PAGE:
July Unemployment Rate: 9.1%


The new July unemployment numbers from the Bureau of Labor Statistics were released today.  The BLS servers promptly crashed, another spectacular triumph for your $3.7 trillion deficit-fueled federal government.  Technicians are scrambling to replace vacuum tubes and reel-to-reel tapes as we speak.  In the basement of BLS headquarters, a guy wearing horn-rimmed glasses held together by tape is waving a fistful of punch cards and screaming at a fat technician wearing a Mrs. Pac-Man T-shirt.

Meanwhile, various news sources report the carefully massaged “official” U-3 unemployment rate dipped from 9.2% to 9.1%, while the real U-6 rate dropped from 16.2% to 16.1%. 

Payrolls rose by 117,000 jobs, which is better than the 85,000 jobs projected for July, and much better than the horrifying 46,000 jobs added in June.  The May and June totals were also revised upward by 56,000 jobs. 

The Associated Press describes these results as follows:

The mild gain may ease investors’ concerns after the Dow Jones industrial average plummeted more than 500 points over concerns that the U.S. may be entering another recession.

Still, the economy needs twice as many net jobs per month to rapidly reduce unemployment. The rate has topped 9 percent in every month except two since the recession officially ended in June 2009.

The unemployment rate fell partly because some unemployed workers stopped looking for work. That means they are no longer counted as unemployed.

To be specific, the economy currently needs to add about 250,000 jobs per month to keep pace with population growth in the workforce.  That means last month, we fell 133,000 jobs short of “reducing unemployment” at all, never mind “rapidly.”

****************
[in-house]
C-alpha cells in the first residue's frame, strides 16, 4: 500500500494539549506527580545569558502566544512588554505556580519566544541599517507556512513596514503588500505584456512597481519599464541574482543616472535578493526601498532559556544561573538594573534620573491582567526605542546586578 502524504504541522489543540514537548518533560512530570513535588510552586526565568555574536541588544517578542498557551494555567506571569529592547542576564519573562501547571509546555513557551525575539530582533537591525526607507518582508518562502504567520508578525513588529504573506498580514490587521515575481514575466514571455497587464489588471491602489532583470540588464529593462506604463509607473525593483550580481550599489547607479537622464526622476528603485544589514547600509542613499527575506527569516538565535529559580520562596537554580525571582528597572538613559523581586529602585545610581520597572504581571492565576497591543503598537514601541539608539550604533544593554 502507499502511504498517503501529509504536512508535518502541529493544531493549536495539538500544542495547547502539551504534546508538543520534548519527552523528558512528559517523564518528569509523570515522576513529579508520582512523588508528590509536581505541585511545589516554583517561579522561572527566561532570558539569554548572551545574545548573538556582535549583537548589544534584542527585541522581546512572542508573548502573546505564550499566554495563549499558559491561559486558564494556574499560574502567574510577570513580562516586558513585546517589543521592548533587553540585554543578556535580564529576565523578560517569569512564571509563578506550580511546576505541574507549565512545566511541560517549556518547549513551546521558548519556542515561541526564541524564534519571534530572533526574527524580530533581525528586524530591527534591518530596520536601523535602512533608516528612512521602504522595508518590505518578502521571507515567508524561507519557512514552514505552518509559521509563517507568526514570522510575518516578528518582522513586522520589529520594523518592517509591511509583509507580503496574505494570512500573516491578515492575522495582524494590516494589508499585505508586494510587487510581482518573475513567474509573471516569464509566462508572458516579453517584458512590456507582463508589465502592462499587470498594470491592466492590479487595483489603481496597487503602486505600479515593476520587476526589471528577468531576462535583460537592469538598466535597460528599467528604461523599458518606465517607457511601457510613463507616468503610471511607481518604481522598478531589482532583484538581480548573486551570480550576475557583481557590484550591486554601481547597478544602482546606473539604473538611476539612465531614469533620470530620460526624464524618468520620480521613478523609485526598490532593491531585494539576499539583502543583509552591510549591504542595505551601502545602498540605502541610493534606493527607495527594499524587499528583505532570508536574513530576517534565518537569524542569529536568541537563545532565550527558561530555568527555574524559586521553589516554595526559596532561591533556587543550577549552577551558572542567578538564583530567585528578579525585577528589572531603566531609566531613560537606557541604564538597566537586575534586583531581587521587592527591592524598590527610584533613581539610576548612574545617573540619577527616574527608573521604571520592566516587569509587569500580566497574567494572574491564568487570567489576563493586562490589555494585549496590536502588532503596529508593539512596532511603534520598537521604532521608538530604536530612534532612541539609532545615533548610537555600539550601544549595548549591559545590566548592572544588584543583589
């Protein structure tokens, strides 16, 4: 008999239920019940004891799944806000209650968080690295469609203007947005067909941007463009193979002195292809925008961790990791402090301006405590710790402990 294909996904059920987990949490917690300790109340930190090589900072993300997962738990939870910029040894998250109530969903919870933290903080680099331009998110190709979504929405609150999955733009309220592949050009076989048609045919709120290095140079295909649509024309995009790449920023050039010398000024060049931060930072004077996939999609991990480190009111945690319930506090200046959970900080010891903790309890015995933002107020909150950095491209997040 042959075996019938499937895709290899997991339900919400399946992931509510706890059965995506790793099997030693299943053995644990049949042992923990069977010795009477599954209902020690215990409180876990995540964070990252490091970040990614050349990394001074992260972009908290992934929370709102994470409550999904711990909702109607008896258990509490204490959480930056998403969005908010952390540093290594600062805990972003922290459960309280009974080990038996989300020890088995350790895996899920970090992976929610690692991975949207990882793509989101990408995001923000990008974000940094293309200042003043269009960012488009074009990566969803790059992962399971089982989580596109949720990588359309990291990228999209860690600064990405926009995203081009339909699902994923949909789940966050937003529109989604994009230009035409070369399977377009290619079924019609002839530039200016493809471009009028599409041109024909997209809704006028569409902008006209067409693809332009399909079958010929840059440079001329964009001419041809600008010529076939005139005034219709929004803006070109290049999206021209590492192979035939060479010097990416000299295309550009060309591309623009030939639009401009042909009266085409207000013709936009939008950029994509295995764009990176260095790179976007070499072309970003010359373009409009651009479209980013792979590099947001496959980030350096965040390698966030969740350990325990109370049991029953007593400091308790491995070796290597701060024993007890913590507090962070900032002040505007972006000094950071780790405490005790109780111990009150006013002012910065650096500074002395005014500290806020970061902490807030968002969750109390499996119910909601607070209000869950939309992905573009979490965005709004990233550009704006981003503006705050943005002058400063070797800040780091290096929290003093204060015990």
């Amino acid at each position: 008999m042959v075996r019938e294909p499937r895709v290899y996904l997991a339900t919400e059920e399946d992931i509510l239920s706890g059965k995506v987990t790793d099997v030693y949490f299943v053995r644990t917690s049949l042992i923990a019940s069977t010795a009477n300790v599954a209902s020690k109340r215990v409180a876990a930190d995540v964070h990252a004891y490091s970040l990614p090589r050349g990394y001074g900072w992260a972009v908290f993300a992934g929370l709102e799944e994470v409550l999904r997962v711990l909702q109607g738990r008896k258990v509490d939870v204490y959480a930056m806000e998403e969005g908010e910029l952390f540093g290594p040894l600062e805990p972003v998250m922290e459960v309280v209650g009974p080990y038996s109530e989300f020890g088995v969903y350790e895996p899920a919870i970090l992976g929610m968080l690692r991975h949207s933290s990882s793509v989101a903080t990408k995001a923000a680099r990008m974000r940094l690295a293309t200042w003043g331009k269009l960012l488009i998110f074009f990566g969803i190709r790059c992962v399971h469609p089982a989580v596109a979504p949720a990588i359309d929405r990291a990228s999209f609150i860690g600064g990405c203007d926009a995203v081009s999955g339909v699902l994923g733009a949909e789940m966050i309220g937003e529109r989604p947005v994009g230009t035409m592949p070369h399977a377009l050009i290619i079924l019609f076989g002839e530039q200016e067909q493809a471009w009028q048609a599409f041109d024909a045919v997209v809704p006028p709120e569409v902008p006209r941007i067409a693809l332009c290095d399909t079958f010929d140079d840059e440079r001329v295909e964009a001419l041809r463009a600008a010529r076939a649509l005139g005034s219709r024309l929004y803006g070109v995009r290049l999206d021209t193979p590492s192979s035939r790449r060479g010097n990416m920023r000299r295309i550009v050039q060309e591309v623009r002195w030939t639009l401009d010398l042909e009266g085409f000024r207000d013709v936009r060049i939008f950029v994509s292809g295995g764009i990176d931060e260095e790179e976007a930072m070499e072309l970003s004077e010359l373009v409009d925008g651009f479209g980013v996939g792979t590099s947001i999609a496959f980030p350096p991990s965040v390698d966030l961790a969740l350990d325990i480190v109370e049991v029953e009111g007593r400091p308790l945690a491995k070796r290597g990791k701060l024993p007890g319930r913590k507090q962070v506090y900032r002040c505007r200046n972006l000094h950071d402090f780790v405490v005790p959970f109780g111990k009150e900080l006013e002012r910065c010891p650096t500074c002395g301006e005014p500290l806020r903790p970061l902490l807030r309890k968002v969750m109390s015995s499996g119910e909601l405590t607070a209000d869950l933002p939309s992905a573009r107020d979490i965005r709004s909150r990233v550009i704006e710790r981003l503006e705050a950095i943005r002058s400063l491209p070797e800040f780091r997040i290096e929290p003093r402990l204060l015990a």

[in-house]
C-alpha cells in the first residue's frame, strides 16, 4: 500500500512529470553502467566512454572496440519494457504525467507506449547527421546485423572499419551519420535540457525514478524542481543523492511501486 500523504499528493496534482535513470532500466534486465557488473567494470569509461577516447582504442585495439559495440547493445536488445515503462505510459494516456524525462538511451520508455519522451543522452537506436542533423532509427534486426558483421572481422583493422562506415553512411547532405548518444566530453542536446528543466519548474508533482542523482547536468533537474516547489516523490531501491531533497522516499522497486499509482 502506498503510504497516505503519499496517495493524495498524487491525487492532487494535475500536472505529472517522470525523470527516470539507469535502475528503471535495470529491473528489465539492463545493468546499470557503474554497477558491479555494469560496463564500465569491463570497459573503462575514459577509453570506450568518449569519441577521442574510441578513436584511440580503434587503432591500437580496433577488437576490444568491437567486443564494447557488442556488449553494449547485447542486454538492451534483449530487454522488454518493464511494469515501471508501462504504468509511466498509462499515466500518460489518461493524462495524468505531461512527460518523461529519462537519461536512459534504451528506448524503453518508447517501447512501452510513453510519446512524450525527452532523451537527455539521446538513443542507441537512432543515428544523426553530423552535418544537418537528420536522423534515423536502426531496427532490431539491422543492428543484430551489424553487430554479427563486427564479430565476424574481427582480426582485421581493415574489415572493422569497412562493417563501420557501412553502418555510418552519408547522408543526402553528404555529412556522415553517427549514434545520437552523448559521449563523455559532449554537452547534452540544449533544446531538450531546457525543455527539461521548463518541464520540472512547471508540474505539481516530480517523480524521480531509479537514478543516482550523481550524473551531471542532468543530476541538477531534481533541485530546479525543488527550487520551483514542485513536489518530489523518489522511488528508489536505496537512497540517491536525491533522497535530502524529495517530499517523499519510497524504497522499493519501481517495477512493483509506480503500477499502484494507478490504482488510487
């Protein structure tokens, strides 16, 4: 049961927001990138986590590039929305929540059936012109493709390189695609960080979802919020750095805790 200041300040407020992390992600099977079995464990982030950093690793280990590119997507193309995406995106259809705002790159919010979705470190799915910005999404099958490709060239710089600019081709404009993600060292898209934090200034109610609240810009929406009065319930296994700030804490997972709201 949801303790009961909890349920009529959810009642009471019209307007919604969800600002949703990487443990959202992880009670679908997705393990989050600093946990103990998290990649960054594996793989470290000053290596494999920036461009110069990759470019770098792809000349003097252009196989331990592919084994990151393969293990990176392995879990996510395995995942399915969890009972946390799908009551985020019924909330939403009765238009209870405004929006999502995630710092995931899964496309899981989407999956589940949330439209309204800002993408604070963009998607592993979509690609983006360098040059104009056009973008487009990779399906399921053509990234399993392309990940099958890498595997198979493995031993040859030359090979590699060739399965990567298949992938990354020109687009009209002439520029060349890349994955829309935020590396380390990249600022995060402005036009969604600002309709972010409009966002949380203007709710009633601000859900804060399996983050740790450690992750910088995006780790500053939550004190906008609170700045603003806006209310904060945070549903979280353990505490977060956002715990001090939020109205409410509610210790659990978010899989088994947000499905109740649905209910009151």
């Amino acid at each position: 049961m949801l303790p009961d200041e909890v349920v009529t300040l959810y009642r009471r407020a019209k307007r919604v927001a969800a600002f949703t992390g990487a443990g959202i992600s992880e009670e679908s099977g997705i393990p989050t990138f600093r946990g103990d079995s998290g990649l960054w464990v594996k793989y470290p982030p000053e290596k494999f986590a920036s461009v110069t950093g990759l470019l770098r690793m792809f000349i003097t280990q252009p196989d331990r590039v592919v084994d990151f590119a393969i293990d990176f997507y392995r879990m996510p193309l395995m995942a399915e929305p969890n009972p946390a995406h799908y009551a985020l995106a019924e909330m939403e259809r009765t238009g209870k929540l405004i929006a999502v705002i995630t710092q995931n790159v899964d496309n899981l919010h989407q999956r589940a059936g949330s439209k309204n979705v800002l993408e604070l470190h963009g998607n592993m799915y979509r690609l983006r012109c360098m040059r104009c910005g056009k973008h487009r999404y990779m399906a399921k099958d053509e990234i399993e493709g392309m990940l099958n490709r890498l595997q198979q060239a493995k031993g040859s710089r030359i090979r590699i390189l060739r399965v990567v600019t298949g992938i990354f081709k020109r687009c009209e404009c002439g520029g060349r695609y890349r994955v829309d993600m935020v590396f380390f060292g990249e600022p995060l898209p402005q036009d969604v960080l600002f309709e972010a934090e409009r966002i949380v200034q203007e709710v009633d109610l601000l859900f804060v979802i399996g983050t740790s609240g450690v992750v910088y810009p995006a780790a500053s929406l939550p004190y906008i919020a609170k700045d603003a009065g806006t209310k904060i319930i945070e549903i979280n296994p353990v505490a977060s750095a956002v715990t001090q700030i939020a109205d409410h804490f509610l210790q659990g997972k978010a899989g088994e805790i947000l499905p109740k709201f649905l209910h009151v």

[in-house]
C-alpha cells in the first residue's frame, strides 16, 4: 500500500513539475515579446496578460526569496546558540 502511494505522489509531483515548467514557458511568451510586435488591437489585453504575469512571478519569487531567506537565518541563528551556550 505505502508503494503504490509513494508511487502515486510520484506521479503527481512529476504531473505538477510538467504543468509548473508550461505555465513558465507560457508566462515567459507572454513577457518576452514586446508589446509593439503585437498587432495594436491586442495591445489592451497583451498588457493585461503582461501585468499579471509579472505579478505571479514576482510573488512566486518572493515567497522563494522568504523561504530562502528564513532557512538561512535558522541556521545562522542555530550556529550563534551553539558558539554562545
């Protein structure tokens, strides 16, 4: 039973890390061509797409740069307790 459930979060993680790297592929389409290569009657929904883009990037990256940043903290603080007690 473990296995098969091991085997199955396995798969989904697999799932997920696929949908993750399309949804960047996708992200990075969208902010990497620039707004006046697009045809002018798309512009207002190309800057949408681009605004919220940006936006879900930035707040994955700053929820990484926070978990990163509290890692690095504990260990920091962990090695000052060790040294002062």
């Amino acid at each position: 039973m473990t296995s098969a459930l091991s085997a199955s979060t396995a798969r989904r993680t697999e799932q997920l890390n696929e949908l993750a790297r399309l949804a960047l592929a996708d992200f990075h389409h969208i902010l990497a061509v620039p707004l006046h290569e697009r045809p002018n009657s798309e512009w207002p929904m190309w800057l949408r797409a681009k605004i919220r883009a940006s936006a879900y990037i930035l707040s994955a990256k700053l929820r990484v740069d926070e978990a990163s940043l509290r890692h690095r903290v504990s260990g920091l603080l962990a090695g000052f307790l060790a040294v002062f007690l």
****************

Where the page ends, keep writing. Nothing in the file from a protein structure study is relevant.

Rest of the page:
In fact, as the AP notes, a big reason for the .1% decrease in unemployment rates is “because some unemployed workers stopped looking for work.”  How many?  The AP doesn’t see fit to mention the number, but Bloomberg does: “193,000 people left the labor force.”

In other words, the number of discouraged job seekers who left the labor force was much larger than the number of new jobs added.  117,000 jobs were added, but we lost 193,000 job seekers.  Why isn’t that the headline?

Of course, the Administration will tout the new job report as proof of the wondrous power of Obamanomics, and clear evidence that we won’t be having that double-dip recession after all.  Beating projections by 56,000 jobs will be the only thing they talk about.  Losing 76,000 more job seekers than jobs created will not be mentioned at all.  Neither will falling 133,000 jobs short of overall employment growth.

And, of course, we’ve got the inevitable “revisions” of today’s job numbers to look forward to.  Not only do the figures naturally change as more data becomes available, but the government has been known to play games with the numbers, to produce good headlines with the initial report.

I believe these manic spin attempts are one of the reasons for market instability.  Serious investors don’t just read the headlines.  There’s a difference between positive spin designed to boost market confidence, and outright delusion.  Watching the Administration trumpet this dismal July report as fabulous news will only reinforce its reputation for incompetence and confusion.  It’s like having the doctor who paralyzed you in a botched operation pop a champagne cork because you can wiggle your little toe a bit.  

Update: Tyler Durden at ZeroHedge pulls another grim conclusion from the data: the average length of unemployment has reached an all-time high of 40.4 weeks.  Combined with the shrinking workforce, what we are seeing here is the rise of a growing class of “unemployables.”  Those people leaving the work force are not re-entering it.